Father Joe noted that it was largely due to the groundswell of the laity that has brought Divine Mercy to center stage. He noted how the first World Mercy Congress, held in Rome in 2008, featured many of the Church's most prominent bishops and cardinals, and that's an incredible sign of the fruits of Divine Mercy devotees' work.
"The teaching authority of the Church" has embraced the Congress, Fr. Joe said. "This is no small thing. ... This is so very important: The shepherds are teaching us. They're trying to take up where John Paul II left off."
Here's another example:
Conference speaker Fr. Frank Pavone, MEV, once a veritable voice in the wilderness in his outspoken opposition to abortion, now reports that the depravity of abortion is finally "sinking in" with the Church — its leaders and its laity — who through a "united, purposeful and strong voice" can convert hearts.
This is not simply wishful thinking. He noted his friendship with the late Dr. Bernard Nathanson, a founding member of what became the National Abortion Rights Action League but who eventually became one of the nation's leading anti-abortion advocates. Dr. Nathanson once told Fr. Pavone that a major factor in his converting to Catholicism was his wish to experience the joy Catholics experience.
"What attracted him," said Fr. Pavone, "was the love and kindness of the faithful."
That sentiment was a common thread that linked the talks of all the conference speakers. When it comes to being a Divine Mercy apostle, when it comes to changing hearts and minds, we must be the message — through the joy we feel, the compassion we show, and the forgiveness we extend, and the truth we proclaim. The most hardened of hearts will want what we've got.
"The burden is on us," said Msgr. James Lisante, pastor of Our Lady of Lourdes Church in Massapequa Park, N.Y. "Divine Mercy is made real by how we live our lives."
"This all takes work. It doesn't just happen," said Fr. Benedict Groeschel, CFR.
Father Bernard Murphy, CFR, who serves the homeless, spoke of five words from the Gospel of St. Matthew we should live by. "Whatever you do to the least of My brothers, that you do to Me" (25:45).
He spoke of the passage in St. Faustina's Diary when Christ Himself came to the door as a poor young man, and asked for food. Saint Faustina fed him, and after eating it, Jesus revealed Himself to her and told her that He had come down from His heavenly throne to "taste the fruits of her mercy."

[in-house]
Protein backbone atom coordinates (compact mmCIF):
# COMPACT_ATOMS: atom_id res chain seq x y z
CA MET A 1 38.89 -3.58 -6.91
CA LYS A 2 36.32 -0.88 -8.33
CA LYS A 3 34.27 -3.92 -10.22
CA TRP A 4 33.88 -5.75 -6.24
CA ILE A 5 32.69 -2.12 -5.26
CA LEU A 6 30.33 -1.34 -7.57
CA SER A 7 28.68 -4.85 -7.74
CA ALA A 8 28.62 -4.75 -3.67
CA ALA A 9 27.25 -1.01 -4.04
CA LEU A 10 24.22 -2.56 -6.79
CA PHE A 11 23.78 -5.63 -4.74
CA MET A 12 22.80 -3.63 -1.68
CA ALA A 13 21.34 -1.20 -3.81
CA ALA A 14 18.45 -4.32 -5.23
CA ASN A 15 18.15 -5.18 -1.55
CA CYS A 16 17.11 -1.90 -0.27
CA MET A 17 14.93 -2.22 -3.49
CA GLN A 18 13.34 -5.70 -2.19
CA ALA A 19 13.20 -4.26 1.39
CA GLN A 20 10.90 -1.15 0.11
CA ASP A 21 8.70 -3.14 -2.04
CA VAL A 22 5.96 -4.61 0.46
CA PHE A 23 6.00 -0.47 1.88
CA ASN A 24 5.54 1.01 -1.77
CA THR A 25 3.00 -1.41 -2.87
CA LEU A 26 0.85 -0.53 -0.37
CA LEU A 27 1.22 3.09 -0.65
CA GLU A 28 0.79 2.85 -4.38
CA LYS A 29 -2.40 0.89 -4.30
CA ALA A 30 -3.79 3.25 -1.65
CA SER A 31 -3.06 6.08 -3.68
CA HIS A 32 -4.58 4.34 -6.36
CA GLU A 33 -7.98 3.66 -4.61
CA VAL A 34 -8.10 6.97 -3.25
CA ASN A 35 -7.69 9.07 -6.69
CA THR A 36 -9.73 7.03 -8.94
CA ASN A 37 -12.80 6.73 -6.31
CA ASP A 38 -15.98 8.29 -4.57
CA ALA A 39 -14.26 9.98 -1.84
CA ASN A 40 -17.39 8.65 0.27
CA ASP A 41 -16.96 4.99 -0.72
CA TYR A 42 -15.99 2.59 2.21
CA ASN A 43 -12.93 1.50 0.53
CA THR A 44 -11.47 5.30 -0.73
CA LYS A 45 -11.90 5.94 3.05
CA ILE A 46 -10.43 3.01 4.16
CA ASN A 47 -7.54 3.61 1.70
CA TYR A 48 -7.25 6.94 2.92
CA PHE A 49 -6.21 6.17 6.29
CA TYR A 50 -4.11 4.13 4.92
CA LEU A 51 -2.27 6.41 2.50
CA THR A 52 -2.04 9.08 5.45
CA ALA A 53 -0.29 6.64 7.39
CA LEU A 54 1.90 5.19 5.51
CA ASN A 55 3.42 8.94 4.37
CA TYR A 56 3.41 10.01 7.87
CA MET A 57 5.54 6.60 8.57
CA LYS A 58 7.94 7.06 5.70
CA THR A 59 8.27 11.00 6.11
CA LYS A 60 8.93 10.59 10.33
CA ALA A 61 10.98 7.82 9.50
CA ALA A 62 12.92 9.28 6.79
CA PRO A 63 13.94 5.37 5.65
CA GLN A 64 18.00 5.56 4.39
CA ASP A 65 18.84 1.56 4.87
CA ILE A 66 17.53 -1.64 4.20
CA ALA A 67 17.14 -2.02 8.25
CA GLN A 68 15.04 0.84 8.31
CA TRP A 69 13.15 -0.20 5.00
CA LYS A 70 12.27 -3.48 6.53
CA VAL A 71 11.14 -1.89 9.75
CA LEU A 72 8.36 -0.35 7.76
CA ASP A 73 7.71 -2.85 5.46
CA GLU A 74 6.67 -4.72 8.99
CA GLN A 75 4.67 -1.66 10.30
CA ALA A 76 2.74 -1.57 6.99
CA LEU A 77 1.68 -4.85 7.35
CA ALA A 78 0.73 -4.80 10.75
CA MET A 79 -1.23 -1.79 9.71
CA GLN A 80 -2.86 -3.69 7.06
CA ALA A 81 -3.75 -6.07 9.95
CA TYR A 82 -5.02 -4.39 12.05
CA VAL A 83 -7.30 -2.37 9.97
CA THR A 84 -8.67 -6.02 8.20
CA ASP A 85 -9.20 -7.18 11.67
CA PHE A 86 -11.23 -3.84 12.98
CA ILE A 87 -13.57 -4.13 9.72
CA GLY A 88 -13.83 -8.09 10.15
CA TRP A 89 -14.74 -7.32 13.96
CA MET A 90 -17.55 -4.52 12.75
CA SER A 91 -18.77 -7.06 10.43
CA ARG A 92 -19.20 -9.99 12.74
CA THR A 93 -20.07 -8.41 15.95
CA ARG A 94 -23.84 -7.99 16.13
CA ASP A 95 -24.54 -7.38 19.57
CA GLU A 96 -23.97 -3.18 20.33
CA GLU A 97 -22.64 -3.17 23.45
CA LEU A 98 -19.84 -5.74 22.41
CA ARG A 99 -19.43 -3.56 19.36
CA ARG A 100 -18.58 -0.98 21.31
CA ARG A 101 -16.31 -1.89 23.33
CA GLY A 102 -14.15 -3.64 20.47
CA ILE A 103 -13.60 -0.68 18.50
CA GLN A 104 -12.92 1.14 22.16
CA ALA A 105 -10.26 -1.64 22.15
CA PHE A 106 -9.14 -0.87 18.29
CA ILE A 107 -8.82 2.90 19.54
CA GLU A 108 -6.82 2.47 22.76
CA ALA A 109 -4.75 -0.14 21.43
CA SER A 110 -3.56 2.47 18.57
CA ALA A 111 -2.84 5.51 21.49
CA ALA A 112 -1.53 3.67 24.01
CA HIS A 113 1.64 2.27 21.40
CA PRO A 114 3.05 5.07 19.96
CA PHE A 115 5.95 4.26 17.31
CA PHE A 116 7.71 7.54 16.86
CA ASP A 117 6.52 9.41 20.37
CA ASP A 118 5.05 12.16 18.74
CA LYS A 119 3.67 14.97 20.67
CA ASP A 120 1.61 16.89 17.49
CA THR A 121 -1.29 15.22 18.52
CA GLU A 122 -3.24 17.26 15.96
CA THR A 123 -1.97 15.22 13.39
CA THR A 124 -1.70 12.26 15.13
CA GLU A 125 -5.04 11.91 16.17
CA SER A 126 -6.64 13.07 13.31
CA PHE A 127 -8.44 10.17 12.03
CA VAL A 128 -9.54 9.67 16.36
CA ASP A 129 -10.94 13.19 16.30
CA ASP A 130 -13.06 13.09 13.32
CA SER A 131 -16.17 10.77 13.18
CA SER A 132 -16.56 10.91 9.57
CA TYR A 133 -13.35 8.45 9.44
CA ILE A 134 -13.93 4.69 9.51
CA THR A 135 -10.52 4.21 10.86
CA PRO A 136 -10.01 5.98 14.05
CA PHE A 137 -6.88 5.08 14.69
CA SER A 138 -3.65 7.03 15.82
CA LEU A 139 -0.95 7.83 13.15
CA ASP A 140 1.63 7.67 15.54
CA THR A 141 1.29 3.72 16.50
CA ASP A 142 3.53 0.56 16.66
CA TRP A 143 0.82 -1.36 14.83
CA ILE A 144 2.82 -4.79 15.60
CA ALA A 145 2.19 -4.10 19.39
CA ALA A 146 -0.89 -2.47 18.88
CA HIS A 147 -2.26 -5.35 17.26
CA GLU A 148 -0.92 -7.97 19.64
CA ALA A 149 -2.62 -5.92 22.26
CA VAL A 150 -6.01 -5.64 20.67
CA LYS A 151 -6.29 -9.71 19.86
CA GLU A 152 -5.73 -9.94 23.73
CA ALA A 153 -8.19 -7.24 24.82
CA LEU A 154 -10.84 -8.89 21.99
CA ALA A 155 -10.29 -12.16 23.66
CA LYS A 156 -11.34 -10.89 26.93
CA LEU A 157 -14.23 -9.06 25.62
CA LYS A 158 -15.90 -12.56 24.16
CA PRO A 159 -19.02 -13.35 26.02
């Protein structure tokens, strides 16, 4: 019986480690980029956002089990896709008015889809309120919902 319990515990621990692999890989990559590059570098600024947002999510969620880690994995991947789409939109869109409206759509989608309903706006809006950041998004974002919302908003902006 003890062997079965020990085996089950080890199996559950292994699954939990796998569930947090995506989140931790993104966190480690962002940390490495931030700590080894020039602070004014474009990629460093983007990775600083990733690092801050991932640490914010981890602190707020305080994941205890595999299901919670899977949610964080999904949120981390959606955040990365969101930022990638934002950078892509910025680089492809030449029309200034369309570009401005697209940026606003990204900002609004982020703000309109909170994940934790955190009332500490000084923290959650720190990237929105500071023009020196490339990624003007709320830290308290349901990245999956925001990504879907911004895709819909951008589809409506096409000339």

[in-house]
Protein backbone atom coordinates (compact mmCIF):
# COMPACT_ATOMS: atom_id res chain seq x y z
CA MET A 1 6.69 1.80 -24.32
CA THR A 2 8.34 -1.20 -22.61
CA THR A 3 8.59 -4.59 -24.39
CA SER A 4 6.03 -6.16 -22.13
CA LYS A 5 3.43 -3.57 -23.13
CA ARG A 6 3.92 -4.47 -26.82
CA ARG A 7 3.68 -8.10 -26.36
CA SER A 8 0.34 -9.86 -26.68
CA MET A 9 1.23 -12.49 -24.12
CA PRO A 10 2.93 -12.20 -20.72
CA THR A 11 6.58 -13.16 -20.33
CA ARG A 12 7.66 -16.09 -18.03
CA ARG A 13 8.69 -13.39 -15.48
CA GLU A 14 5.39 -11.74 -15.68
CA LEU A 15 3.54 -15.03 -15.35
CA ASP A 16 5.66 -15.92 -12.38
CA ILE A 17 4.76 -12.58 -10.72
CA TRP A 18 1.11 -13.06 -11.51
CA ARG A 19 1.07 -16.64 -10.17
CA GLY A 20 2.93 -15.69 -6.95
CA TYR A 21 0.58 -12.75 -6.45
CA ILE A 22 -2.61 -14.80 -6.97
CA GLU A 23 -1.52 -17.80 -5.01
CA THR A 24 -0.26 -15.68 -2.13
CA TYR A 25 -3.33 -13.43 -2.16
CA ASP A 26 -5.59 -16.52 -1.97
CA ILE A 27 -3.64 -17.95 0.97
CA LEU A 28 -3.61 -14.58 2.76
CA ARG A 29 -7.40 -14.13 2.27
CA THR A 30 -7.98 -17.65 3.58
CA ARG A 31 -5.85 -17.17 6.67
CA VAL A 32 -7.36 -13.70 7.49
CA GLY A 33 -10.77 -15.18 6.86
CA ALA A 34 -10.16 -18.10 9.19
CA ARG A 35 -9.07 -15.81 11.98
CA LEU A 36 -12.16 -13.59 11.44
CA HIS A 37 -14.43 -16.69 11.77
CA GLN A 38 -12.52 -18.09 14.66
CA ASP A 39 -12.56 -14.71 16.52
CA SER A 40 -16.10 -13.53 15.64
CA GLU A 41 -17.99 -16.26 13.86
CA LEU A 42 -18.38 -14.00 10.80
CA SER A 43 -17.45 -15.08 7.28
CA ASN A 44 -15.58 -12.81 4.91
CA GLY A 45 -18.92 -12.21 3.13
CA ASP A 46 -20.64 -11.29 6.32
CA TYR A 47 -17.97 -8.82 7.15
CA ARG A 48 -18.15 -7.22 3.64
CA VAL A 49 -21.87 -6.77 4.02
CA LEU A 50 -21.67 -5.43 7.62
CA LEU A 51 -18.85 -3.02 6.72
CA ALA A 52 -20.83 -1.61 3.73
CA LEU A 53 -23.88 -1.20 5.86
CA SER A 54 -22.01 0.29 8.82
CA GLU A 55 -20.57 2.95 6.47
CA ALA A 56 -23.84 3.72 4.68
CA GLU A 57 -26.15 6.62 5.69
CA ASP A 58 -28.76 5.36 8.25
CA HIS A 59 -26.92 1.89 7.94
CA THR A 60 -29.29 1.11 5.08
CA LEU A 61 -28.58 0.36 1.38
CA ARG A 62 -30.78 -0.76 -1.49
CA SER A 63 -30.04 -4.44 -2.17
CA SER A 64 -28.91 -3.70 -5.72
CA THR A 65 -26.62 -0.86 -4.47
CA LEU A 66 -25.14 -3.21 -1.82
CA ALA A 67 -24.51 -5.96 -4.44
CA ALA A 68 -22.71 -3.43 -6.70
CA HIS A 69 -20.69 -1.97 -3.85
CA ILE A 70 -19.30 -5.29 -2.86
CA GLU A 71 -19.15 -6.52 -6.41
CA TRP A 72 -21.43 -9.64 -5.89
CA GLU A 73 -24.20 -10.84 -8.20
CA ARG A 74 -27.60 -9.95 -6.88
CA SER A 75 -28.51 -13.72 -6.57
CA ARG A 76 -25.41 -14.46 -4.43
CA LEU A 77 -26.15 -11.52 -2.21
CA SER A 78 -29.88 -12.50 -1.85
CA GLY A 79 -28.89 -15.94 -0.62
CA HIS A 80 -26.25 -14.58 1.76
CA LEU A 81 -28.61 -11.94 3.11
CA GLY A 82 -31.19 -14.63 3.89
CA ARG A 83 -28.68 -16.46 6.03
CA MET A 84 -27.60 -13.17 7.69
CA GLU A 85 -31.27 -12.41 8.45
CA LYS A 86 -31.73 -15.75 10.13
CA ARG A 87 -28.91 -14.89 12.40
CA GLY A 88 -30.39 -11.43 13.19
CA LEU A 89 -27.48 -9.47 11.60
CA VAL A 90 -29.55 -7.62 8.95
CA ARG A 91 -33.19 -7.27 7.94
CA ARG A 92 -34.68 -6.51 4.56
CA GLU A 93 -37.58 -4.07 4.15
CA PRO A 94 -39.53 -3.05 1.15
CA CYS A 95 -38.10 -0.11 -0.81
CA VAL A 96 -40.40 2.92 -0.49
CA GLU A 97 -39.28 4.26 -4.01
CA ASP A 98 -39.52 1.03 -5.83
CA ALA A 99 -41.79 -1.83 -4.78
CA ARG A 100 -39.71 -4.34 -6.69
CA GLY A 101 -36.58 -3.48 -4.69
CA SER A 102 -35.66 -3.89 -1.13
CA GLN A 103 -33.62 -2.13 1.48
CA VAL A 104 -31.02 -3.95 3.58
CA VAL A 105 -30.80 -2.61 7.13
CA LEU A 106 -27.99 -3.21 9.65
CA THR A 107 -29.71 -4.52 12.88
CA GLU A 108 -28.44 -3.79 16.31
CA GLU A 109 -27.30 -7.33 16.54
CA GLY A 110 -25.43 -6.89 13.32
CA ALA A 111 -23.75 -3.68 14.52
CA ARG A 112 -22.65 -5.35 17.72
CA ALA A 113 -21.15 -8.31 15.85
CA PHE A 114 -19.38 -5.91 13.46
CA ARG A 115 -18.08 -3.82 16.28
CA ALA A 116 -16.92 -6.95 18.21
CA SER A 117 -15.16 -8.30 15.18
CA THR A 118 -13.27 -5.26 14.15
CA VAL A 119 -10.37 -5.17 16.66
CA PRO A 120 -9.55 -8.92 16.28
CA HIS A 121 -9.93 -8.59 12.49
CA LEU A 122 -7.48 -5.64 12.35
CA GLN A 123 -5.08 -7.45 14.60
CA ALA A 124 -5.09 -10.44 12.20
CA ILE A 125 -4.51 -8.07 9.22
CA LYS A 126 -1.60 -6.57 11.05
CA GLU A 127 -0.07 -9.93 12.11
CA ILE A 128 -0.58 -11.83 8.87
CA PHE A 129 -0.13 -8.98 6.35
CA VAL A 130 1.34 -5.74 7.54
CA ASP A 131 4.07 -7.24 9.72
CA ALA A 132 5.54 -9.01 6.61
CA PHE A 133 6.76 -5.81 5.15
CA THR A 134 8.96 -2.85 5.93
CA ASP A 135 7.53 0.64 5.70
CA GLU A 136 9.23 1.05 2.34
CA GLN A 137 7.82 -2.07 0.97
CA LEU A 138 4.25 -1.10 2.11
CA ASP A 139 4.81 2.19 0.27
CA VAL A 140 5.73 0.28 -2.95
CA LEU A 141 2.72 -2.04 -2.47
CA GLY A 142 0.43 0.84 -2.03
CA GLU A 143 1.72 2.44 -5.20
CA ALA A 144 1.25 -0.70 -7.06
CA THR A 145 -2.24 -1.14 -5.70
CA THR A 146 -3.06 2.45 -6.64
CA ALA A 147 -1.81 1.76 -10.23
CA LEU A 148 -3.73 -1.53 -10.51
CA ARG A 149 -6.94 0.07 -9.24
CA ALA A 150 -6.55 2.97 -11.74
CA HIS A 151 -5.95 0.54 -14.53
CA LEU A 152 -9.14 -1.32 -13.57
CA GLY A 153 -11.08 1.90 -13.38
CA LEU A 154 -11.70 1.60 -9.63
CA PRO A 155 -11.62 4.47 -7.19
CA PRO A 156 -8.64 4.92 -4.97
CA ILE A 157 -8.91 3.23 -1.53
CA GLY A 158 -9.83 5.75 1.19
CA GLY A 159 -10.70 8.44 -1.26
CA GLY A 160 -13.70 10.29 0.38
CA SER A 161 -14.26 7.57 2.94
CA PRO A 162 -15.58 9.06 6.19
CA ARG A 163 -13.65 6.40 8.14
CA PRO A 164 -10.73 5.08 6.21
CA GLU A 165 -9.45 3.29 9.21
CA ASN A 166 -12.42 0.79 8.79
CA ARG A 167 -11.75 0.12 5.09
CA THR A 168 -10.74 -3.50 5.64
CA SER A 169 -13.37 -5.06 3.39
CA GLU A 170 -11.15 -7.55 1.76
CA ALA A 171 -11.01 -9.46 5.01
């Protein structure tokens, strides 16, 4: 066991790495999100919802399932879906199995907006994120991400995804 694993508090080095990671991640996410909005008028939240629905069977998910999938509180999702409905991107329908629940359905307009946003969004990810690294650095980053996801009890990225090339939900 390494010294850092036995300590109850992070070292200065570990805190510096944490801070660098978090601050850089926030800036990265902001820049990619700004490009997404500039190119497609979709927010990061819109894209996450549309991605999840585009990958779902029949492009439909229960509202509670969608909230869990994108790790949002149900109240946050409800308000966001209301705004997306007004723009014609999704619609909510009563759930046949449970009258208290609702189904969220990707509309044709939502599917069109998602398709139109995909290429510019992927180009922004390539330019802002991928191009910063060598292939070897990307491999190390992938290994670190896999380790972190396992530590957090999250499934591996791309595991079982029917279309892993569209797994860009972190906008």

"We don't need to go to Calcutta [to show mercy], or even the Bronx," said Fr. Murphy. "We need to begin with the people in our own lives."
"We're not supposed to be passive. We're not supposed to sit back and wait for instructions," said Fr. Pavone who went so far as to say that the legalization of abortion went virtually unchallenged by the Church.
"The Church was asleep," he said.
His point: Our nation can no longer afford for the Church to slumber.
Conference speakers also included:
• His Eminence Martin D. Holley, auxiliary bishop of the Archdiocese of Washington, D.C.;
• Brother Paul Miller, SFO; and
• The Most Rev. Gerald T. Walsh
The conference included opportunities for confession, Adoration, Holy Mass, and a question-and-answer session with Divine Mercy experts Fr. Seraphim Michalenko, MIC; Fr. Kazimierz Chwalek, MIC; Fr. Roesch; and Dr. Stackpole.
Co-sponsored by the Marian Fathers of the Immaculate Conception and the Franciscan Friars of the Renewal, the conference drew 950 people, said conference organizer Ed Miller.
If you missed the Bronx conference, there are many upcoming Divine Mercy events around the country.
Learn how you can become a Marian Helper — helping the Marians to spread the message of The Divine Mercy and devotion to Mary Immaculate.